This could be applied to a wide range of minor health care services (e.g. MRI's, blood tests, check-ups, etc.) that are typically provided by hospitals, walk-in clinics and smaller providers. With Amazon Healthcare, smaller clinics could use their platform to create a productized service. Generate a steady supply of leads, customers and sales.
2. Connect existing healthcare products to Alexa and Dash
Sellers could integrate healthcare products with Alexa, via the Alexa skills kit. Developers could use Amazon's API to teach Alexa new skills. Recurring orders (e.g. diabetes testing kits) could be integrated with hospitals, pharmacy, and insurance companies. Patients could instantly reorder the supplies they need via Dash.
- Incentives could be used to encourage patients to take better care of themselves
- Patients in need of medication and supplies (syringes, insulin vials, lancets, etc.) can reorder via Amazon.com
- Mobile apps can provide prescription data to patients. Patients can share data with Alexa
- Alexa could remind you to reorder supplies, simplifying the order process
In the future, sellers offering healthcare products could integrate with Alexa and sell on Amazon.com.
3. Automating or semi-automating insurance paperwork
Primary care physicians make $217,000 per year, five times more than physicians in Europe. Even worse, insurance paperwork forces physicians to hire extra employees. Combined with hospital chargemasters, patient care is an expensive and inefficient ordeal.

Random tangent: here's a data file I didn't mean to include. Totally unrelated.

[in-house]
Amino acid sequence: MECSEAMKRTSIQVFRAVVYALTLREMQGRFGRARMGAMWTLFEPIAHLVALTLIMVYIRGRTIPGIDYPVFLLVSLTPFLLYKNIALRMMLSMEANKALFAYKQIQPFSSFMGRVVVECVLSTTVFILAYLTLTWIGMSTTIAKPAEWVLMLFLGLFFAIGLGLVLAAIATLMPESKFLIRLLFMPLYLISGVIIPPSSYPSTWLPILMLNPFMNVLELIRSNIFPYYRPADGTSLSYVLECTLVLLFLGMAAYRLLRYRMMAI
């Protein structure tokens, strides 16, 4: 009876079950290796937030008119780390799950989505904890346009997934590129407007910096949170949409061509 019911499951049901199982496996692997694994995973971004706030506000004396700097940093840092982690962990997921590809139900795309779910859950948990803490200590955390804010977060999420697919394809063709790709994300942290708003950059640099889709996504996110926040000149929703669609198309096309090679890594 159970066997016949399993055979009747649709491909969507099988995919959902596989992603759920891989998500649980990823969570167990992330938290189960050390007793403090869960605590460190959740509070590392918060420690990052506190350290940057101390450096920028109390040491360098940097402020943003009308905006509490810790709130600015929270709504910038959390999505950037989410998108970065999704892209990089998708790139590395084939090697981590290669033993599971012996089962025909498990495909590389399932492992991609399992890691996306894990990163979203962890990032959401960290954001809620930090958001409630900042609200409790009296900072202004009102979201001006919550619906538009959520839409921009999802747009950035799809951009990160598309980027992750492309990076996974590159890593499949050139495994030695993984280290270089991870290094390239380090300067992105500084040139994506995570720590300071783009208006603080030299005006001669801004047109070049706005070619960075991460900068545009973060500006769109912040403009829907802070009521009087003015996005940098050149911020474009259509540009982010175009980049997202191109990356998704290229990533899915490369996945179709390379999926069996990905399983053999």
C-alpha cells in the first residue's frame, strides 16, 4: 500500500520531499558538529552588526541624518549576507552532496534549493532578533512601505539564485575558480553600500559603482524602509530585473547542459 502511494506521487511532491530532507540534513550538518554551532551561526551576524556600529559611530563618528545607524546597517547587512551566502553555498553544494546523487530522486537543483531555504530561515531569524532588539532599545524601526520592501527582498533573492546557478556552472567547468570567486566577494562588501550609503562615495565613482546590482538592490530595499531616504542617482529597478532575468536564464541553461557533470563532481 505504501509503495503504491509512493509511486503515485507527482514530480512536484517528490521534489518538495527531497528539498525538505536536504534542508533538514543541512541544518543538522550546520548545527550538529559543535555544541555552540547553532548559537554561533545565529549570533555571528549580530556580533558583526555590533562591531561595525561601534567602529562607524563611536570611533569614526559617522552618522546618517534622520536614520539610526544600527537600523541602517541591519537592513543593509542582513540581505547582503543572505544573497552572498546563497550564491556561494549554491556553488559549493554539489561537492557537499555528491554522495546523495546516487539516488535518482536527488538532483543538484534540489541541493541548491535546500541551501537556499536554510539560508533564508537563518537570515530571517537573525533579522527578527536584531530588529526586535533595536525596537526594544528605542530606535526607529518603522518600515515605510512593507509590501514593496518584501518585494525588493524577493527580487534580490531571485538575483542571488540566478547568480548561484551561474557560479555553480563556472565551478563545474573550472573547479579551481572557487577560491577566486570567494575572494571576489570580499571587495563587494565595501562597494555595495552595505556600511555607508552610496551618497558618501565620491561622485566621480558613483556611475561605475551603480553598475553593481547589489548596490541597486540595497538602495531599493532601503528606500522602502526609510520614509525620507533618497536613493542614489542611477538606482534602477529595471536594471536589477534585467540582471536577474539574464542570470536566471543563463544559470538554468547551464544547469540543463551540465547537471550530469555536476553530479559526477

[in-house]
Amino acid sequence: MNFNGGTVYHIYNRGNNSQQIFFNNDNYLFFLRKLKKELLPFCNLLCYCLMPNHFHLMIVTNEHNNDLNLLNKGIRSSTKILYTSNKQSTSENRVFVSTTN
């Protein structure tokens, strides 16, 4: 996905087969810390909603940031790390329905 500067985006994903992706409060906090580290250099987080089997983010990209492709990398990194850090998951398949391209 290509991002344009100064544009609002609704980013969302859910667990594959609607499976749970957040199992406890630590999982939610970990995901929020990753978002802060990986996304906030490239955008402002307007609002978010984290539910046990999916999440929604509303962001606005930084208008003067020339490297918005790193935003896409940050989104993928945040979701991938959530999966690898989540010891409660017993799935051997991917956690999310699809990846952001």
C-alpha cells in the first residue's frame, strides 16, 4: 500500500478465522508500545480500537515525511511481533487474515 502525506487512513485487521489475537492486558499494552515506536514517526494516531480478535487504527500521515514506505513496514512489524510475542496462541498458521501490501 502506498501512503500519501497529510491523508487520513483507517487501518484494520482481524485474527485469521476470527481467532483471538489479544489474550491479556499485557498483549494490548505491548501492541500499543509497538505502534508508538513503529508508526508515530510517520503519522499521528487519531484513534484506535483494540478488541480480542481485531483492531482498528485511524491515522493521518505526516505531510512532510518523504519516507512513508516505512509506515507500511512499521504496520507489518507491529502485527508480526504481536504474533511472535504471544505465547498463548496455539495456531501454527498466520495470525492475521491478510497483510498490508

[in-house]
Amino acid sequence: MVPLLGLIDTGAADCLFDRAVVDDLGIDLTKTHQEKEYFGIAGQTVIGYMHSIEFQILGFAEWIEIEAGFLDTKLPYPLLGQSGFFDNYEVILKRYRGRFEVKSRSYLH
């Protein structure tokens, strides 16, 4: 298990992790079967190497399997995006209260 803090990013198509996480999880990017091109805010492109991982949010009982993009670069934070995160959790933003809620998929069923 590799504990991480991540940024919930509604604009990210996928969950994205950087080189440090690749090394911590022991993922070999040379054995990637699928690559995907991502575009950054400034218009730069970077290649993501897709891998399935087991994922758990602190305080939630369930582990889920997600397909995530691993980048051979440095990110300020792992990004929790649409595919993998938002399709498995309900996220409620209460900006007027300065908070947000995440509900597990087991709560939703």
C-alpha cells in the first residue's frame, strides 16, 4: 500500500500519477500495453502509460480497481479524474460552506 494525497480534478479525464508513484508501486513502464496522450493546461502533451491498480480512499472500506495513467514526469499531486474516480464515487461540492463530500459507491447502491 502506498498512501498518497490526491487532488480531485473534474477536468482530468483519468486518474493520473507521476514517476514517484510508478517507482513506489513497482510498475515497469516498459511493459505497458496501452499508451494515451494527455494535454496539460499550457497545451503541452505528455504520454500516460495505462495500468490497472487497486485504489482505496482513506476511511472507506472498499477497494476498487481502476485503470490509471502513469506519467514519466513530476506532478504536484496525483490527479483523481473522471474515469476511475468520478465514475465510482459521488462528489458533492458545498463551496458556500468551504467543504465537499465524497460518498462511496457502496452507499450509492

What if it wasn't?
As an insurer, Amazon may be able to use automation to complete some of the tedious insurance paperwork, with sellers (independent contractors) manually completing the rest. Sellers could create a productized version of their service then sell on Amazon.com or use Amazon Services directly.
How can Amazon sellers prepare for the coming disruption?
- Learn the rules. Healthcare is complicated and messy. Government regulations stipulate what you're allowed to share, when you're allowed to share and with whom.
- Look for problems. Healthcare has problems. Amazon's move into healthcare will create lots of new problems that need to be solved. Every solution creates new problems. Find the problems and it's easier to figure out where you fit.
- Create a solution. Here's a simple way to solve a problem. Create X dollars of value for customers. Capture Y percent of X. Create a solution customers value, then charge a percent of that value. Next, find the problems that come from your solution and solve those. Rinse and repeat.
- Be over prepared. Customers are afraid. They have questions and objections, fears and frustrations. Which one will customers ask you for first? What do customers want to know first? Don't know? Neither do I. That's why it's important to over prepare. Tell the whole story. Share risk reversals, answer questions, defuse objections.
The healthcare disruption is coming.
Amazon, JPMorgan Chase and Berkshire Hathaway don't have a plan in place, but there's no reason to wait. Our healthcare system is in crisis.
Millions of people, including those with health insurance aren't getting the care they need. If you're an entrepreneur and you're hungry, the opportunity is there.
Create a list of problems, begin the search for a solution you can offer. Look for ways you can add value and you'll find you're ready to be disrupted.